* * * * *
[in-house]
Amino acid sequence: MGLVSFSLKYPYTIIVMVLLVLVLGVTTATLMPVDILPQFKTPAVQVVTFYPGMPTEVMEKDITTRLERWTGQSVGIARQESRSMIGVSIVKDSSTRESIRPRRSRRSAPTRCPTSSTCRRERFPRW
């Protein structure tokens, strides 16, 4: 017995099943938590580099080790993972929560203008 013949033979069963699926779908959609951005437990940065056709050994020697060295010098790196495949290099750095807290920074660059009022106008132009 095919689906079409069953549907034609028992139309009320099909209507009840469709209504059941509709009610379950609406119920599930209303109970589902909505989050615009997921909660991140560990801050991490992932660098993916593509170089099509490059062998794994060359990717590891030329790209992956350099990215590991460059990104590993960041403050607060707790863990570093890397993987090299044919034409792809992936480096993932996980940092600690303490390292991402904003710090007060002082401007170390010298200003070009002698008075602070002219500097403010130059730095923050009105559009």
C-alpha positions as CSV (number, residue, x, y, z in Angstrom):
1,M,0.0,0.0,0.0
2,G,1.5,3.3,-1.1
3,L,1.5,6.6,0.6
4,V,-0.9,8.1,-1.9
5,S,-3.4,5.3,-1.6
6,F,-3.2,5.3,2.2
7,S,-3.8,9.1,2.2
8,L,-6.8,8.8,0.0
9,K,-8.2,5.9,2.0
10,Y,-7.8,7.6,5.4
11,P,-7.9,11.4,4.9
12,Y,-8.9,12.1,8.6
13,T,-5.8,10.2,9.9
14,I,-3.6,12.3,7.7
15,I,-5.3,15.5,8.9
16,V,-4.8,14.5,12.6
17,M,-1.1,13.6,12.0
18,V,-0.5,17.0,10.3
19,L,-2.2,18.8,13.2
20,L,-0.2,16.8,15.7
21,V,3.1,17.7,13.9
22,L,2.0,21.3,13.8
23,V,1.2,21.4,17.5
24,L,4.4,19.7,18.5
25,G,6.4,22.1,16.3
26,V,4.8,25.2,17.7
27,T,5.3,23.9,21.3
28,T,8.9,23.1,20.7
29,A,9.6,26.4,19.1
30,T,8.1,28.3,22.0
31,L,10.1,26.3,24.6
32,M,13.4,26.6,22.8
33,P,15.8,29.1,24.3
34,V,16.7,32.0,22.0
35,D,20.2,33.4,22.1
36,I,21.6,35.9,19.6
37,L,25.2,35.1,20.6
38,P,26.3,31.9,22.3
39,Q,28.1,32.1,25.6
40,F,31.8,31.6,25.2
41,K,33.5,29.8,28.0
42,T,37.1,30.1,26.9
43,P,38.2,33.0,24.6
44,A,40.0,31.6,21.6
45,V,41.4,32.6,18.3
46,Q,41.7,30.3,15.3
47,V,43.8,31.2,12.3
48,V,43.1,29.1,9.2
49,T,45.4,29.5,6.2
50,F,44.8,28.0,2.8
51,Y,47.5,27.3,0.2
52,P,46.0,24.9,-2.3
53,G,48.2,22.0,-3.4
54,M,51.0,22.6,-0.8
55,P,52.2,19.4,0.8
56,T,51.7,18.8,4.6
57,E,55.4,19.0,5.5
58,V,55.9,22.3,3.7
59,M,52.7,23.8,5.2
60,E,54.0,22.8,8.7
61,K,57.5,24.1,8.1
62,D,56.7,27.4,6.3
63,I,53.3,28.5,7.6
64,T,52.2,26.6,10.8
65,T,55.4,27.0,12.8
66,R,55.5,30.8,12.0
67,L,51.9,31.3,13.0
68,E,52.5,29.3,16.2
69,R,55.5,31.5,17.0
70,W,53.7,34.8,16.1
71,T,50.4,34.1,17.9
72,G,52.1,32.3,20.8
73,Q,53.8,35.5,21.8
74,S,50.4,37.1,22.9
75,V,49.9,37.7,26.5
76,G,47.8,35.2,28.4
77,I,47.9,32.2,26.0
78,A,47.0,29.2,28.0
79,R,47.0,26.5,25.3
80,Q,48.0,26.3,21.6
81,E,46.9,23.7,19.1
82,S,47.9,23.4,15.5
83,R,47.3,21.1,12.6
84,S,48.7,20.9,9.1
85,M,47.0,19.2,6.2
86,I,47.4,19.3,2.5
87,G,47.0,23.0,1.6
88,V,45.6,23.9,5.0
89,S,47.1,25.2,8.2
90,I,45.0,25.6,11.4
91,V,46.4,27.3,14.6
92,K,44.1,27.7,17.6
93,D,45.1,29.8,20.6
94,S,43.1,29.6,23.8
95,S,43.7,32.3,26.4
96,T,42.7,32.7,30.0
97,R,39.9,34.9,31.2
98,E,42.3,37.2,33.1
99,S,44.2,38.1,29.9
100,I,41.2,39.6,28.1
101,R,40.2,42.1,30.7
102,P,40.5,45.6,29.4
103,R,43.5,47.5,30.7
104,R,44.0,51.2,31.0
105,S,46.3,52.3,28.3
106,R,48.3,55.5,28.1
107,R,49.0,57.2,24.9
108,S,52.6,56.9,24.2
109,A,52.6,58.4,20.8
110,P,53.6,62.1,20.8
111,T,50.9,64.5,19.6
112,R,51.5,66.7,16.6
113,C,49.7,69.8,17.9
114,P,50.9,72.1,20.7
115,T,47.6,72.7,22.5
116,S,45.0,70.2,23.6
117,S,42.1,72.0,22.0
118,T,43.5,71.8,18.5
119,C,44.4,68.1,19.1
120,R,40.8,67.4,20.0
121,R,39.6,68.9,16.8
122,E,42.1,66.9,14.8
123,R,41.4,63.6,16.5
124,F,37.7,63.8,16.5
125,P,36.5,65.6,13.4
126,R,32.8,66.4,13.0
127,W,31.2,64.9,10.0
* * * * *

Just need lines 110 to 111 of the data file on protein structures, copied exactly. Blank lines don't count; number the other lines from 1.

106,R,48.3,55.5,28.1
107,R,49.0,57.2,24.9